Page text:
Thus it is perhaps ironic that I refer to German convergence as an example of this translational sweet spot. The state of Bavaria. The fiercely independent, Catholic southern province of Germany, just north of Austria. The Texas of Germany. A place that you may as associate more with tradition than technology. In Year 4 I was asked to pick a German Bundesland (state) to give a presentation on. I picked Bavaria, or Bayern as it's called in German. I cannot remember exactly why I picked it, but I think my dad might have had something to do with it. I do remember dad helping me out with the presentation, and as I recall it the cover of my binder was Blue and White, the colours of the state, and we even pimped the presentation booklet with some blue and white ribbon. It was a geography assignment, and I remember scoring well on this assignment from Frau Eriksson. In the assignment, I referred to aspects of Bavaria's geography, but also it's culture and history. Lederhosen, Oktober Fest, the Alps, strange hats, awkward foot slapping dance moves. Old school companies like BMW, Audi, Munich RE, Siemens, Adidas. Tradition. Old school manufacturing. Heavy industrial base.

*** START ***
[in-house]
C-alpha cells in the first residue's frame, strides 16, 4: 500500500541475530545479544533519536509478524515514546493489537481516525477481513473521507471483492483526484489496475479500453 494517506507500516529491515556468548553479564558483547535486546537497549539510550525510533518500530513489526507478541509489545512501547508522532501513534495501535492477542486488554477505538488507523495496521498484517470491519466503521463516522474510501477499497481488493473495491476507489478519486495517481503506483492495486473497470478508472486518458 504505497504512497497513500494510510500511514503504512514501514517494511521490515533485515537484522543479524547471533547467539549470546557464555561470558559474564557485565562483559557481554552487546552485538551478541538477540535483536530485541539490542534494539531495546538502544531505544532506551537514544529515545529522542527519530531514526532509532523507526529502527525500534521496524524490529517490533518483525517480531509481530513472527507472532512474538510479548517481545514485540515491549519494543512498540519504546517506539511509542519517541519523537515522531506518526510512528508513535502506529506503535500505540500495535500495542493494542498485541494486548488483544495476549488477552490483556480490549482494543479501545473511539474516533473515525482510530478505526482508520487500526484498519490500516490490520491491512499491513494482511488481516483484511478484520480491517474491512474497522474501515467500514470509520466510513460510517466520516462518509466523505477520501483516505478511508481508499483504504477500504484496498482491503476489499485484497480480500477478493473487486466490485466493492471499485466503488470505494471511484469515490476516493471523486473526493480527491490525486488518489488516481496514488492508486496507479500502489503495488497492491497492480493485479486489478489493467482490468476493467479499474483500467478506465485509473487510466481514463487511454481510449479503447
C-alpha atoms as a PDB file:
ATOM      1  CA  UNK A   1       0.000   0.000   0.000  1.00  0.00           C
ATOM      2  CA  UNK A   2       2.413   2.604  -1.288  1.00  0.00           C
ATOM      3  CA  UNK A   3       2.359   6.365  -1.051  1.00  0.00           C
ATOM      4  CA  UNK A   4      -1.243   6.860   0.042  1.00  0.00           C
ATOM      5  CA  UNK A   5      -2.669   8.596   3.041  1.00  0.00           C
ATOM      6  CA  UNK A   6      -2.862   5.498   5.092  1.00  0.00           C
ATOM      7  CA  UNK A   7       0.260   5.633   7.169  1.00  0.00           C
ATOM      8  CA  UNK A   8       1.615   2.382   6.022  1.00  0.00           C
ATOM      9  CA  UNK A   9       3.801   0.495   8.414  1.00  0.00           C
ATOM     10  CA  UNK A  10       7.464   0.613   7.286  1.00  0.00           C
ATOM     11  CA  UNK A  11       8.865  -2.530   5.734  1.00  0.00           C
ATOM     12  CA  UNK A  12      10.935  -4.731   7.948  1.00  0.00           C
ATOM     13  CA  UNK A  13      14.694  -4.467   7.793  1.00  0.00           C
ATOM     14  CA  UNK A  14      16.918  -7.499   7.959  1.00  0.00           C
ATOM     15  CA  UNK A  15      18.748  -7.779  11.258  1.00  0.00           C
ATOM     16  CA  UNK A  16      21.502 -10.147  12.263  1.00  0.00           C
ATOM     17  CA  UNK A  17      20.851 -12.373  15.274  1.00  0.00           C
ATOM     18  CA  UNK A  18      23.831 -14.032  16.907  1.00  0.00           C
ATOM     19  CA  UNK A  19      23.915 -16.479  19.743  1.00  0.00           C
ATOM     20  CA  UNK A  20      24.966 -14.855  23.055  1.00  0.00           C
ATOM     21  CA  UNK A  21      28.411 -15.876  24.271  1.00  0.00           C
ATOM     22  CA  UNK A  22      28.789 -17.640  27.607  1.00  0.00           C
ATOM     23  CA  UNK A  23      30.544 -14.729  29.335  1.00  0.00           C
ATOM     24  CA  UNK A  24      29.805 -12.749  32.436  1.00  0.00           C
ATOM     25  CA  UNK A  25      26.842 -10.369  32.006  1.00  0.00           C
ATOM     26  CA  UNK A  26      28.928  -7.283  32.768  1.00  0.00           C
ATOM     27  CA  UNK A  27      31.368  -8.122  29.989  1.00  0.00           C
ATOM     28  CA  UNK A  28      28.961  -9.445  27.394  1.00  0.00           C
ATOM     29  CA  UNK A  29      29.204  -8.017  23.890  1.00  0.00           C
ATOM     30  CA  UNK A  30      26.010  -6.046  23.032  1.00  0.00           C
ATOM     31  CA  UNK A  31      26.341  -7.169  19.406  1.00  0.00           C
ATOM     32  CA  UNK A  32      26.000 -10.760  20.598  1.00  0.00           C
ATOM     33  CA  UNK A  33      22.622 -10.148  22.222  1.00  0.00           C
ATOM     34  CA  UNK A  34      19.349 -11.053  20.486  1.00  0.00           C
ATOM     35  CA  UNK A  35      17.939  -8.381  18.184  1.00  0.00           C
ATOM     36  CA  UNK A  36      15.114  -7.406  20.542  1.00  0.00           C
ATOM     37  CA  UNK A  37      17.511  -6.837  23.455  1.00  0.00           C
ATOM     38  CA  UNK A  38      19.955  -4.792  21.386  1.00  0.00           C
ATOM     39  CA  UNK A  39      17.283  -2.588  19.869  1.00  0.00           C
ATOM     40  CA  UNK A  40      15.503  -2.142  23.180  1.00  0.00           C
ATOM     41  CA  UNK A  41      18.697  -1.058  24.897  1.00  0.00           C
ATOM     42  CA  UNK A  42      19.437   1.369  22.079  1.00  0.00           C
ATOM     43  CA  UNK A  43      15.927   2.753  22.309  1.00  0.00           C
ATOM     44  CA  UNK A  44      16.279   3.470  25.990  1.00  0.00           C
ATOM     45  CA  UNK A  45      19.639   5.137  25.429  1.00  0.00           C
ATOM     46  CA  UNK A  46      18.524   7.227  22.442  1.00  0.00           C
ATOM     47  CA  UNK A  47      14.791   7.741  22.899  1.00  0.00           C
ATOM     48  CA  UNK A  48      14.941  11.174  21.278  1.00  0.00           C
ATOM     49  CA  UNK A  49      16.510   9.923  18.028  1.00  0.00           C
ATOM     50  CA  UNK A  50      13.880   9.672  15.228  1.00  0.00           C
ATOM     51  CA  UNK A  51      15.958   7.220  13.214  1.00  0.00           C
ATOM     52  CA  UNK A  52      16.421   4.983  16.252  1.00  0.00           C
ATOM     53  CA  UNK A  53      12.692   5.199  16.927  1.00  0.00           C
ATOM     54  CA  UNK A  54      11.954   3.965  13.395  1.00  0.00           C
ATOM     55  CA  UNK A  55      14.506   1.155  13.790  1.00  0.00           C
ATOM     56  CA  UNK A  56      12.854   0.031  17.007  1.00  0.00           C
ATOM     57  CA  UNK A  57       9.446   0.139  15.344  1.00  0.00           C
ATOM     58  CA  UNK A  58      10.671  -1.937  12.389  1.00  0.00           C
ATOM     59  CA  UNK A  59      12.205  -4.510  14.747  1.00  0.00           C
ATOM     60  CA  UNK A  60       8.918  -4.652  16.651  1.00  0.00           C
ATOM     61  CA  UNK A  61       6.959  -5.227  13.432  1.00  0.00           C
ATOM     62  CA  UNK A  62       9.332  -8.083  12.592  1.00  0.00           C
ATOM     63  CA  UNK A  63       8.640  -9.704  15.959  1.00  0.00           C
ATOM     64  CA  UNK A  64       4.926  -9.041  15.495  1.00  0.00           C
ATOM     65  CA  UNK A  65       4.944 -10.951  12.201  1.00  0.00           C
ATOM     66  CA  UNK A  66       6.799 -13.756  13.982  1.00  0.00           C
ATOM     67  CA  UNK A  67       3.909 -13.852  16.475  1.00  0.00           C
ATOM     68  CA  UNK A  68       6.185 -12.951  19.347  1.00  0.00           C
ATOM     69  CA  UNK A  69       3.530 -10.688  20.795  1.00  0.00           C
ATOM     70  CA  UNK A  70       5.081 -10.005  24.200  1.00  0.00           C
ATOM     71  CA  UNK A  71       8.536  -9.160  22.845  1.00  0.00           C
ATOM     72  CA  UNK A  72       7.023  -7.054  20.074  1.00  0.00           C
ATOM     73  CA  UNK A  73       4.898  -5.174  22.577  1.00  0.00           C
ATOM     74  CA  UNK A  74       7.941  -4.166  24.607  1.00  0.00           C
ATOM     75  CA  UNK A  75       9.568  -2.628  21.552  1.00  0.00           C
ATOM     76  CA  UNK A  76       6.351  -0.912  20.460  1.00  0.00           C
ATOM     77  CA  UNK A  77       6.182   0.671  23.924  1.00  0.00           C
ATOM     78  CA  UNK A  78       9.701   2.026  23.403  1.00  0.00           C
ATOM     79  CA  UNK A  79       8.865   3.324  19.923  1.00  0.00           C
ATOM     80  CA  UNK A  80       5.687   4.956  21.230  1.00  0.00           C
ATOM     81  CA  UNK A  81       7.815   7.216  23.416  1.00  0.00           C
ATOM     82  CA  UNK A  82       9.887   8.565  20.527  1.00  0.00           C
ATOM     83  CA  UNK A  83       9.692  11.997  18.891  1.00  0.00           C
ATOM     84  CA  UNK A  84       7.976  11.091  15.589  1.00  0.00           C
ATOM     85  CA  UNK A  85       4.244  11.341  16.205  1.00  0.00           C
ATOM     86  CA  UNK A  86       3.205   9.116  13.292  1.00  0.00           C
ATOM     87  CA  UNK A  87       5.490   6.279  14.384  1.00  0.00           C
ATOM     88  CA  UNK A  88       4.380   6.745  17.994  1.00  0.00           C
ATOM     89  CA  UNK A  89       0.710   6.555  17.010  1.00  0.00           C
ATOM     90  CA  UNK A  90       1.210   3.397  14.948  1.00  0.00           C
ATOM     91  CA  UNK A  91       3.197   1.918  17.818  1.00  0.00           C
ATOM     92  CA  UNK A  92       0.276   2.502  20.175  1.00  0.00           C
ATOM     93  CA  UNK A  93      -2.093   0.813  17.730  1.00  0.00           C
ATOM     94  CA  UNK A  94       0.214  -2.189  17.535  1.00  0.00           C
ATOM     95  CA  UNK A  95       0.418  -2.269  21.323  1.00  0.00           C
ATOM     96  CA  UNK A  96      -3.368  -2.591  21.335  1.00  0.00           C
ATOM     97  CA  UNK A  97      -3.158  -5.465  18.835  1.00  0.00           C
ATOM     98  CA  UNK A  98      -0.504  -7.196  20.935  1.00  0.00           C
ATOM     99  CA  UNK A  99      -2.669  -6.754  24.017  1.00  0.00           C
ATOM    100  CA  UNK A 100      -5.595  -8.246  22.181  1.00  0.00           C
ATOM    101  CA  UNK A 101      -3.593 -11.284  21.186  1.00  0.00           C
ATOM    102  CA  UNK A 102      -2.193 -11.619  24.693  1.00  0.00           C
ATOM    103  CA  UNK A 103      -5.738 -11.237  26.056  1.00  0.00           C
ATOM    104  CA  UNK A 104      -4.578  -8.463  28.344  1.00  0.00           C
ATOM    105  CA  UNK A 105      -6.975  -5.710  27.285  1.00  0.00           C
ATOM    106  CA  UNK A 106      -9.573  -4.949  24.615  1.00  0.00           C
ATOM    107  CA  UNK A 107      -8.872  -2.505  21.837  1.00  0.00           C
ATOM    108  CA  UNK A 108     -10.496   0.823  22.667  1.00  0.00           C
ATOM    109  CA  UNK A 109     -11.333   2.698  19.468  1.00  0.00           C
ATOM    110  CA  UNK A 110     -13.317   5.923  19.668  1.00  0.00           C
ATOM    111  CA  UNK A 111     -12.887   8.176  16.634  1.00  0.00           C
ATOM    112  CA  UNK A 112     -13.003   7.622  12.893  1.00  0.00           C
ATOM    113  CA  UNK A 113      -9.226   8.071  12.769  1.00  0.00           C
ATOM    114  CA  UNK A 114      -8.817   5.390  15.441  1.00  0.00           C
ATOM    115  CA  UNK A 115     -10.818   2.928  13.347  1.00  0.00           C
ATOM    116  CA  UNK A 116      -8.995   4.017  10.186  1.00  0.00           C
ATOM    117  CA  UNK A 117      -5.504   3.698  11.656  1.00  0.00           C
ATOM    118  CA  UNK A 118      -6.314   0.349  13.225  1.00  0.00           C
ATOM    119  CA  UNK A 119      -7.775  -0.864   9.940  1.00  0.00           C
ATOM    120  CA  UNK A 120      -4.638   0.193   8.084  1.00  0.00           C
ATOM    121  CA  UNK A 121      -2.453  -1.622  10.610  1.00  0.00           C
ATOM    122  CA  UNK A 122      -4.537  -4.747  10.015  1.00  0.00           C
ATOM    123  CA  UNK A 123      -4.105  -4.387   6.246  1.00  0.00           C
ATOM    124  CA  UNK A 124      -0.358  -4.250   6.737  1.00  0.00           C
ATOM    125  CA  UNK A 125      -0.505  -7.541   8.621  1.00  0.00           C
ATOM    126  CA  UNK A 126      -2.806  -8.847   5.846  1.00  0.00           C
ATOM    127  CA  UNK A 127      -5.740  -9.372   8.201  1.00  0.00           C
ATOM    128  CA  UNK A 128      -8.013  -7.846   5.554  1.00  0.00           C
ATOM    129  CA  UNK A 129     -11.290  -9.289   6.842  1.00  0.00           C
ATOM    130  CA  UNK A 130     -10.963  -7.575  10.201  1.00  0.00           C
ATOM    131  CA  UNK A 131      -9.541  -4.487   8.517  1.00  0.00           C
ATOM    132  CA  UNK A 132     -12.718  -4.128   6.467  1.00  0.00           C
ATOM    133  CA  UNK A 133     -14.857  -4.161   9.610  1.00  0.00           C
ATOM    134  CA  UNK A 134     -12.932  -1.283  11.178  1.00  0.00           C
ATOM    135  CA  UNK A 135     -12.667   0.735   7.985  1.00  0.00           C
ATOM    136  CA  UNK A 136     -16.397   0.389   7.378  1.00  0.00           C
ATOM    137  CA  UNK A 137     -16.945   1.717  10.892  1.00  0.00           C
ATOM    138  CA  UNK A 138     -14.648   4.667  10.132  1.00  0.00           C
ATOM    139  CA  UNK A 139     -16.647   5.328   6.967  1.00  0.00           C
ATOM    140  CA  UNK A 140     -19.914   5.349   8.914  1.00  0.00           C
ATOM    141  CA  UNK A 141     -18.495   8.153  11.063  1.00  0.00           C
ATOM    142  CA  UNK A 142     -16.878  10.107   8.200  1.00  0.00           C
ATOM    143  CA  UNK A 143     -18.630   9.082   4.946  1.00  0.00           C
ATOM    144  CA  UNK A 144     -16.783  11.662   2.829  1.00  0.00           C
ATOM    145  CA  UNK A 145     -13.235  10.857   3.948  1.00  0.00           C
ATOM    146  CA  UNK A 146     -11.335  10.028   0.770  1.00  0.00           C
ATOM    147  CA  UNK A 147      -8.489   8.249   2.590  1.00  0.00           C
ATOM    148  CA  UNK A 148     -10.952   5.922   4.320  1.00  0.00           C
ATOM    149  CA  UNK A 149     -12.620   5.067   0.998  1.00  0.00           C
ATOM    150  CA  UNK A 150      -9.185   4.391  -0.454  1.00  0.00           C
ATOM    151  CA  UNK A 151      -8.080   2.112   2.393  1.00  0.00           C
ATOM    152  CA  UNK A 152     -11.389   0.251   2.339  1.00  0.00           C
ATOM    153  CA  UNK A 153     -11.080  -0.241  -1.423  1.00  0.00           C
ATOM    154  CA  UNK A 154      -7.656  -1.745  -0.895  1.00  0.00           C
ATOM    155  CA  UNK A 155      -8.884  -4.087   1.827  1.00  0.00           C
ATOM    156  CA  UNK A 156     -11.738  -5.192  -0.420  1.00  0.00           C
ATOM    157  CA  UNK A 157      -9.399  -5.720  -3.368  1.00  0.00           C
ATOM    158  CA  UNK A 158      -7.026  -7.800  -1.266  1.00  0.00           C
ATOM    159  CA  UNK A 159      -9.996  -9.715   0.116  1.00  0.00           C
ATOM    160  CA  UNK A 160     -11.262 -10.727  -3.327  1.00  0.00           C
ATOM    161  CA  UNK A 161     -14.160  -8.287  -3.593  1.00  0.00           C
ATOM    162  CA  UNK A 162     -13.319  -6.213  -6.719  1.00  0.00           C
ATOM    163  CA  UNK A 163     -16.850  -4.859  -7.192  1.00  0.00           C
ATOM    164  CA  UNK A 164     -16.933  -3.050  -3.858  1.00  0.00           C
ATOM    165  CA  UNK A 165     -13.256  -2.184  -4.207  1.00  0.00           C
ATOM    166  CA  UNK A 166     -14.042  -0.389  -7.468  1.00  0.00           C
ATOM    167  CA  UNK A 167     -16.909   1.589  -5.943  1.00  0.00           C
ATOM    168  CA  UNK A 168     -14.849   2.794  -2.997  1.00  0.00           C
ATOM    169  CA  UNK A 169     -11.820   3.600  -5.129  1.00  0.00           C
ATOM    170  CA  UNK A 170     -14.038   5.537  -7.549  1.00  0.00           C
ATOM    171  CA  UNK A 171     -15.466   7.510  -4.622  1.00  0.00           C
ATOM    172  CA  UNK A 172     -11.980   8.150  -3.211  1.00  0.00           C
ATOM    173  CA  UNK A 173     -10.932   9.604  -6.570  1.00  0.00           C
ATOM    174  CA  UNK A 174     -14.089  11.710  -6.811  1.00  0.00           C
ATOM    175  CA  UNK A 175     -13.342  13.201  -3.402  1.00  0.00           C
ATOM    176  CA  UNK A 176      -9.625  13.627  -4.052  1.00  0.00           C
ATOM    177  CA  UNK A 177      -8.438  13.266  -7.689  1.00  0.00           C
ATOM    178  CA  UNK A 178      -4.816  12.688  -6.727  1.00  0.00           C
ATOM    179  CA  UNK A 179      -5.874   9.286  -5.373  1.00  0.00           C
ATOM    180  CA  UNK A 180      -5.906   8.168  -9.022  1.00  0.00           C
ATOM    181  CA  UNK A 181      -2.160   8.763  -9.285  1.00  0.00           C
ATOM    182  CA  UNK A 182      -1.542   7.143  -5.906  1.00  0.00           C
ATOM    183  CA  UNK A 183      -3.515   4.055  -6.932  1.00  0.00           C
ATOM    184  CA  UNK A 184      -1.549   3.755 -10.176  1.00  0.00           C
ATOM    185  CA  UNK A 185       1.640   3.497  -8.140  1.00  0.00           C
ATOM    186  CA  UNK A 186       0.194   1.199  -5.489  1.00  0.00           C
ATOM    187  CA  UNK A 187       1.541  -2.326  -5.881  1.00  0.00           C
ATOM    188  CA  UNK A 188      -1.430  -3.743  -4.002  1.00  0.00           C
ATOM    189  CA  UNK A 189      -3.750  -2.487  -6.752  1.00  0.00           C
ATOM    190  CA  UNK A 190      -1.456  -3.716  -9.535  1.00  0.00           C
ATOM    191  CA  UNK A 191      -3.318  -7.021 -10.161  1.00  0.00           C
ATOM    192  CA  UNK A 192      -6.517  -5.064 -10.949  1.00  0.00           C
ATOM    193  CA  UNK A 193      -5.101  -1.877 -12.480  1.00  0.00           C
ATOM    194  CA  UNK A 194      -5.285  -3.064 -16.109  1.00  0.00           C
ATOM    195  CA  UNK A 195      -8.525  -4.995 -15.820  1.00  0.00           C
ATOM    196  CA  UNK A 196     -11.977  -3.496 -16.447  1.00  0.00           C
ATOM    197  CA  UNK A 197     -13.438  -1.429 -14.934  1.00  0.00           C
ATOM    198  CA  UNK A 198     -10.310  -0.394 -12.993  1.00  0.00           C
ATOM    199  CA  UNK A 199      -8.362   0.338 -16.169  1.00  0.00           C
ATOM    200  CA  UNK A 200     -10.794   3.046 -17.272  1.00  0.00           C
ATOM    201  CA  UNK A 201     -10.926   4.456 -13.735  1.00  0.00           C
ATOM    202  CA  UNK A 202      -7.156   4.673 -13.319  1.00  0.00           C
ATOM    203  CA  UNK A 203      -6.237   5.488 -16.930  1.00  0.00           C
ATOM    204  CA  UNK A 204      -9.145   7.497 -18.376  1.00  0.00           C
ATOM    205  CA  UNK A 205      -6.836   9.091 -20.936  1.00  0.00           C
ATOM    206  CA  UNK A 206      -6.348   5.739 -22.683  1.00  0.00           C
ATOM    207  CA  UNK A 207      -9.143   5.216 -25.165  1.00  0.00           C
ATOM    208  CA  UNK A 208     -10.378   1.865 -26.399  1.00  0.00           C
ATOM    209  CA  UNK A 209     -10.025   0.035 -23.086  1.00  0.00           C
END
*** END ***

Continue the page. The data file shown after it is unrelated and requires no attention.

The assignment did not once refer to technology. Bavaria, however, now personifies the convergence of tradition and technology. The analogue and the digital. It's not just that a retailer launched a pair of Lederhosen with in-built Mp3 technology at the Consumer Electronics Conference in 2007. The state has had an outspoken policy of ‘Laptops and Lederhosen' since the late 1990s. Technology and tradition. This policy of combining the old and the new, the analogue with the digital, is credited with the re-emergence and relevance of Bavaria as a German economic powerhouse in the digitised 21st century. The state is renowned as having the highest proportion of its workforce employed in the high tech sector in all of Europe. In 9 years, under the governance of Edmund Stoiber, the state grew its GDP by 18.5%, which was the biggest increase of any German state in the same time period. It is now the 4th largest biotech centre in the world after Silicon Valley, Boston and London-Oxford.23 Laptops and Lederhosen, eh. Convergence and combination. Tradition and technology. A translational sweet spot that goes hand in hand with the digital disruption we are currently experiencing.